Langston Hughes Theme For English B Analysis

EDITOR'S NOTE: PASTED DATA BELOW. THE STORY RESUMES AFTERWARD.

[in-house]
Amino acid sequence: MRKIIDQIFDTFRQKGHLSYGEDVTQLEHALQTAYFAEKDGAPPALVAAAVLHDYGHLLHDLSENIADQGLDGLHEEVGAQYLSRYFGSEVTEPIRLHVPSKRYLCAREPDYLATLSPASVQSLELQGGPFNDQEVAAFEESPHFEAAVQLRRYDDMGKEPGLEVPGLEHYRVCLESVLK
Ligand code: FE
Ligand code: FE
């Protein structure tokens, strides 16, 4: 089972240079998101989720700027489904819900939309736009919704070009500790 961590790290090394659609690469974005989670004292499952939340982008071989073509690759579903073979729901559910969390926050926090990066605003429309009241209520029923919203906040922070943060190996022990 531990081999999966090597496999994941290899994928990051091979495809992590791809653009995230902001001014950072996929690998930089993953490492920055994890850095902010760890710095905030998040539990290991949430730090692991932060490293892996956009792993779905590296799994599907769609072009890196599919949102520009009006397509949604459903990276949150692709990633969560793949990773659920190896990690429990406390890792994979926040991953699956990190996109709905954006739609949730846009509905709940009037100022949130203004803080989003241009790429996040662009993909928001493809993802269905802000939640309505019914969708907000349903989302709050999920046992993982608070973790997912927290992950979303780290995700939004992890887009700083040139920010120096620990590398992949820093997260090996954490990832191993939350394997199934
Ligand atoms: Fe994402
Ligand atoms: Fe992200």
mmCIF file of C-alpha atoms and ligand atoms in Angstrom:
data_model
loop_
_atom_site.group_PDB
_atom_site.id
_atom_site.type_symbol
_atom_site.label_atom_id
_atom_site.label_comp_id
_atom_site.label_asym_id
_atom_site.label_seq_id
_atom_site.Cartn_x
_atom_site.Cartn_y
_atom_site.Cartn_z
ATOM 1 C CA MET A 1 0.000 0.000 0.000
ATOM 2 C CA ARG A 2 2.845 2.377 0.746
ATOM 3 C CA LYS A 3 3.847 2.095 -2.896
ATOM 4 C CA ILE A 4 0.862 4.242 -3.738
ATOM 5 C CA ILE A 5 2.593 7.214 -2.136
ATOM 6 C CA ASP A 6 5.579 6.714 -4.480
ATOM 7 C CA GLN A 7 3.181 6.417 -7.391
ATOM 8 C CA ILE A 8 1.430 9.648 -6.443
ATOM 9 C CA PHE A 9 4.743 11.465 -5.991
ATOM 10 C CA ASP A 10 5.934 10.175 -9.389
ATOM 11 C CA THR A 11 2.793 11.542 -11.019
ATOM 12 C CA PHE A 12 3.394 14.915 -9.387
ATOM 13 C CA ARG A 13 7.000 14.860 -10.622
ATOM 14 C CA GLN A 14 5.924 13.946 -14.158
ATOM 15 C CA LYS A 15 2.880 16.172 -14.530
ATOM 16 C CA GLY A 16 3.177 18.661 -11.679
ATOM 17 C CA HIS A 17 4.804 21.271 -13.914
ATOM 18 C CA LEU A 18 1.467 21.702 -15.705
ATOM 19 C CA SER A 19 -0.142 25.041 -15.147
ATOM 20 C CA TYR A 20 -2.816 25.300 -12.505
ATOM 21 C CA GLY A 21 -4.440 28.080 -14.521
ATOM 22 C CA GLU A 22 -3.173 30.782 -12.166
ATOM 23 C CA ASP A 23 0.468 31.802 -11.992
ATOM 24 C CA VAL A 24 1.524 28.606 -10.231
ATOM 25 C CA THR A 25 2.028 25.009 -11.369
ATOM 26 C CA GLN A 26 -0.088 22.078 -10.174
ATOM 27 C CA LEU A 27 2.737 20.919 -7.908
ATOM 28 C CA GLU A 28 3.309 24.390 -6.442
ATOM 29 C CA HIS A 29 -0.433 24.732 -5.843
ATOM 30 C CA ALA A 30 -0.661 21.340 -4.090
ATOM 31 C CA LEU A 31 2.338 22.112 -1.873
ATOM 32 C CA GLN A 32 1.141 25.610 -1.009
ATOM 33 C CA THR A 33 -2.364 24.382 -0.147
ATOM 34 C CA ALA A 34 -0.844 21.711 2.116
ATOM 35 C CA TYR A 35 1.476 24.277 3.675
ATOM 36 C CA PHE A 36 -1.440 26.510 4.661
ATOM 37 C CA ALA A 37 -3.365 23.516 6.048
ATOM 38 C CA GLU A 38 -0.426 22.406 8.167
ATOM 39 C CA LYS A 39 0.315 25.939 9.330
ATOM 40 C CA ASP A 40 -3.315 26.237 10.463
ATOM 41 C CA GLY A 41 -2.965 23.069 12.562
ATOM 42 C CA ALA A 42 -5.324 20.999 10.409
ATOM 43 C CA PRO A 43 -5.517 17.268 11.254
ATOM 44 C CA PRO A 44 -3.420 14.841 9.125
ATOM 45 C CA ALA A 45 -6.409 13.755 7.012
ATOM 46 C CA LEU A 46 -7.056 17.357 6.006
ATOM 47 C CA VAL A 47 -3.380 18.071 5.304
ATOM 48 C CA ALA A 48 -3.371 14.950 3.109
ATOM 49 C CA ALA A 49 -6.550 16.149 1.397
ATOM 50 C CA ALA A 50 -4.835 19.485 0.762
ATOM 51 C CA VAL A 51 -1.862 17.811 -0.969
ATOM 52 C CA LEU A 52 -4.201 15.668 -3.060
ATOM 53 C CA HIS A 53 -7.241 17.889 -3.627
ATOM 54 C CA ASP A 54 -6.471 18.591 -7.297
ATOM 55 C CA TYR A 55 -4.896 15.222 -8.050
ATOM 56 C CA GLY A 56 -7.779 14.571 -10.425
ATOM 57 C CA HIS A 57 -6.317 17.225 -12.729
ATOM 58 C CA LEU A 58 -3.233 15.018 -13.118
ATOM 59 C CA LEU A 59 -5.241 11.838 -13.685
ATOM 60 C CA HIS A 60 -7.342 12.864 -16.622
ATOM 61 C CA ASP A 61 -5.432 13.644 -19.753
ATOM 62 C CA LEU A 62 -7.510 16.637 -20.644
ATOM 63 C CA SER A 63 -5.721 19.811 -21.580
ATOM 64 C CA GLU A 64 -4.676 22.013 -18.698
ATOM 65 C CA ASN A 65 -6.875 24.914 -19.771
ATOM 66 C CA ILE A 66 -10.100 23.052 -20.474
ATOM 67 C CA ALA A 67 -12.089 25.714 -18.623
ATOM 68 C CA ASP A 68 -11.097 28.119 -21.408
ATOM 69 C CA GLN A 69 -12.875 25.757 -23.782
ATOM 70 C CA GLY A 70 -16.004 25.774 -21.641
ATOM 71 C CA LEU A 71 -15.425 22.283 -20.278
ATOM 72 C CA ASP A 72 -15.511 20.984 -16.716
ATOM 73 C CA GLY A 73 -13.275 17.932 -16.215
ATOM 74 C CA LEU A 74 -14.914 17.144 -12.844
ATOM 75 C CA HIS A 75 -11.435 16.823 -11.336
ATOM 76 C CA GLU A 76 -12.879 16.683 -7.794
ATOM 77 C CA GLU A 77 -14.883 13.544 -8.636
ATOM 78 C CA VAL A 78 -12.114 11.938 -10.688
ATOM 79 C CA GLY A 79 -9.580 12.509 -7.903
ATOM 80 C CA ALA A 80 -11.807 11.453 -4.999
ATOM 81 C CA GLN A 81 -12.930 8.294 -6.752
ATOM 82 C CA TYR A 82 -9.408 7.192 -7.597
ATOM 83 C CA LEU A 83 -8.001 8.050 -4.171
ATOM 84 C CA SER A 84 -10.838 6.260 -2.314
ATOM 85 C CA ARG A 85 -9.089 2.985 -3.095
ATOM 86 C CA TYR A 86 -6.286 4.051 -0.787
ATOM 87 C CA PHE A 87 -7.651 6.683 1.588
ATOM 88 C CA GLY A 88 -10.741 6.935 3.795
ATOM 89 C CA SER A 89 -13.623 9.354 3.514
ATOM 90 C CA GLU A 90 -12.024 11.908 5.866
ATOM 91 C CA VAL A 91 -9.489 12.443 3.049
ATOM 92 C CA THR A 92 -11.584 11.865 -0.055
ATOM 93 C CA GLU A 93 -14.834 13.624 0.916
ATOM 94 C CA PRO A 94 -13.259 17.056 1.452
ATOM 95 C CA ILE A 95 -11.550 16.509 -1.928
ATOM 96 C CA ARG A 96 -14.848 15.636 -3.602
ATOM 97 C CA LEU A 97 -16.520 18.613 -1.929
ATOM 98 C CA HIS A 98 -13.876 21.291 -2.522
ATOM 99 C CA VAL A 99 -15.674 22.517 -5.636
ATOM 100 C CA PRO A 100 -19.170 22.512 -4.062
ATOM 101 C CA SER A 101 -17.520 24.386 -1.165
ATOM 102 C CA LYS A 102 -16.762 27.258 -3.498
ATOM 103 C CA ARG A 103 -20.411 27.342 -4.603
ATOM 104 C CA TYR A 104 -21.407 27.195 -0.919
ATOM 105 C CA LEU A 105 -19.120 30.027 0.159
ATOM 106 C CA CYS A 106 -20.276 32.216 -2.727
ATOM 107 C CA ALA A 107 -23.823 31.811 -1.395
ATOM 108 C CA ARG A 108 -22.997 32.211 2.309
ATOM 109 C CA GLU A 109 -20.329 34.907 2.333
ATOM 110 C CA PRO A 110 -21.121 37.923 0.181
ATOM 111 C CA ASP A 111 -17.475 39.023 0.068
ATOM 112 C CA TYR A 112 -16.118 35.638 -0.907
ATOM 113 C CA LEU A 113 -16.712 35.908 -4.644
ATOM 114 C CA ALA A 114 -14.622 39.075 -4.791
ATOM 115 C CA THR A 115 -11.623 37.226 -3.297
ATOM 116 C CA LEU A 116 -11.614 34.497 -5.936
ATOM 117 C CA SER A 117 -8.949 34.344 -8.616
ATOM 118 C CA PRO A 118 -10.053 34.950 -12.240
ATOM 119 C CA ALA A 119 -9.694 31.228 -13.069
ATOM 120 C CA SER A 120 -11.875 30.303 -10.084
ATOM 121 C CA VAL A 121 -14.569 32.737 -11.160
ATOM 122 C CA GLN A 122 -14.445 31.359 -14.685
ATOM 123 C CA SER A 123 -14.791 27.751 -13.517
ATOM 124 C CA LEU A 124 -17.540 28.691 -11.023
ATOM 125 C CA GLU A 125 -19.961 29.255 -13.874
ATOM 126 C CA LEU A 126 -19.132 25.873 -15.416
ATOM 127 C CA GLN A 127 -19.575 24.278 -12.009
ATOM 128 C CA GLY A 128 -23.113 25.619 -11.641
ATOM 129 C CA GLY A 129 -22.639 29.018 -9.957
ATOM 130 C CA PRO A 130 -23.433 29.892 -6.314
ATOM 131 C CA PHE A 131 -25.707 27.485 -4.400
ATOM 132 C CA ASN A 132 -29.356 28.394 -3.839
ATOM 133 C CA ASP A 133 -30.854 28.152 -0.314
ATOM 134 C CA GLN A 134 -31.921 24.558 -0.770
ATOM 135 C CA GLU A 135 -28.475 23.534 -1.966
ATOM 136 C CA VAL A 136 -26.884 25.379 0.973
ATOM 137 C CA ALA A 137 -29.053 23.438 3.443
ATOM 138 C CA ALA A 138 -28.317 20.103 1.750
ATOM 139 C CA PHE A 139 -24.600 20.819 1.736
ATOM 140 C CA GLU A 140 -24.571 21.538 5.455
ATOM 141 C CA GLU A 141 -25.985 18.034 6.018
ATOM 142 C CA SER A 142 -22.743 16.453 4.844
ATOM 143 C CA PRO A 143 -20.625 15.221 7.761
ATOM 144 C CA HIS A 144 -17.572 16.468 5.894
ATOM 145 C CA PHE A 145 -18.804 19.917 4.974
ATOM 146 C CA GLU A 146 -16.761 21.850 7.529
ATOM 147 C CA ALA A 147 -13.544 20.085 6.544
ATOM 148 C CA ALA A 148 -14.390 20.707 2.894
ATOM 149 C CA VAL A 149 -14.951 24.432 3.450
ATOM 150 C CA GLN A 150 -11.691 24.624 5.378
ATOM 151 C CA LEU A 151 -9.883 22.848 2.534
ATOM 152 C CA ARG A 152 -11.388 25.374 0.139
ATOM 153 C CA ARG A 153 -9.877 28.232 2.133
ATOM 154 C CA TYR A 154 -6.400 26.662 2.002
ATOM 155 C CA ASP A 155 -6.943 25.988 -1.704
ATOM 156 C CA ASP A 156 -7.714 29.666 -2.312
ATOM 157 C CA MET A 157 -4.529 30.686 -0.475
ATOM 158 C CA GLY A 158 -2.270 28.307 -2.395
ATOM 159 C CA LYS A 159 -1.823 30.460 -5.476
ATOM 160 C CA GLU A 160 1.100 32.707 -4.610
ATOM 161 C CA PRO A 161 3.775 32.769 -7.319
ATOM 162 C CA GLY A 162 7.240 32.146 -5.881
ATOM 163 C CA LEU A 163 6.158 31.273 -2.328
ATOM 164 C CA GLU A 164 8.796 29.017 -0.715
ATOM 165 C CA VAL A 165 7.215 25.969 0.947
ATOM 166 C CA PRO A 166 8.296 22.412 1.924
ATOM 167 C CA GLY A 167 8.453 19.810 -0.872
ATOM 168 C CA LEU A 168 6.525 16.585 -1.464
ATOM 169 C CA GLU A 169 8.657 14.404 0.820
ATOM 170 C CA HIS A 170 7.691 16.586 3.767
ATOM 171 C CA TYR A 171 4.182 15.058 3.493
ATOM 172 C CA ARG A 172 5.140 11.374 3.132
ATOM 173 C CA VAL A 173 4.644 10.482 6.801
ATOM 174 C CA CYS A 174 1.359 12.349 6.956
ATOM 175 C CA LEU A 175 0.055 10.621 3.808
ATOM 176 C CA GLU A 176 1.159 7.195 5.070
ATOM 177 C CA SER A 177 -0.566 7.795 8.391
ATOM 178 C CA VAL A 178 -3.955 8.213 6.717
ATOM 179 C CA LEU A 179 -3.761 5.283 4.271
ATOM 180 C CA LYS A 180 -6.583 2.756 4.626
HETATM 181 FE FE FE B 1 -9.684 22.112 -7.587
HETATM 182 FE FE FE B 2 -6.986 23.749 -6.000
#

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Langston Hughes’ “Theme for English B” is a rhetorical poem in which Hughes asks the question about his social and racial status in society. Growing up through the First World War and took part in the Civil Rights Era, Hughes experienced racial tensions while going to school at Columbia University in a time when higher education was still for the affluent and dominantly white. His poem is a reflection of his reaction from a teachers’ writing prompt which influenced him to write on his racial and social tensions which is enhanced by his structure, rhetorical questions, and his use of first person. The speaker in this poem is Hughes himself, who is responding to a teacher’s prompt in which it says to express himself freely. The use of first His teacher is white, Hughes is African American. He is in a class where he is “the only colored student” (Line 10) in contrast to his other schooling, where the schools were predominantly African American. He logically concludes: “So will my page be colored that I Write?” (Line 27). This question posed by Hughes attacks the consciousness of the intended audience, in this case his teacher, asking whether or not he or she will end up judging Hughes’ work based not on the integrity and craftsmanship but by the color of his skin. Although he points out the similarities between people of different races, Hughes is clearly certain his page will be judged not as a “white” paper. He points out how he likes to “eat, sleep, drink, and be in love.” (Line 21) These are qualities shared by every single person, independent of race. They are universal. Often times it is said the teacher will learn as much from the student as the student learns from the teacher, and in this case Hughes uses that to define what is “American” (Line 33). In Line 29, “it” refers to the universal themes mentioned earlier, subtly slipping in his ideas over and over again. His emphasis on the italicized “not” (Line 25) helps to

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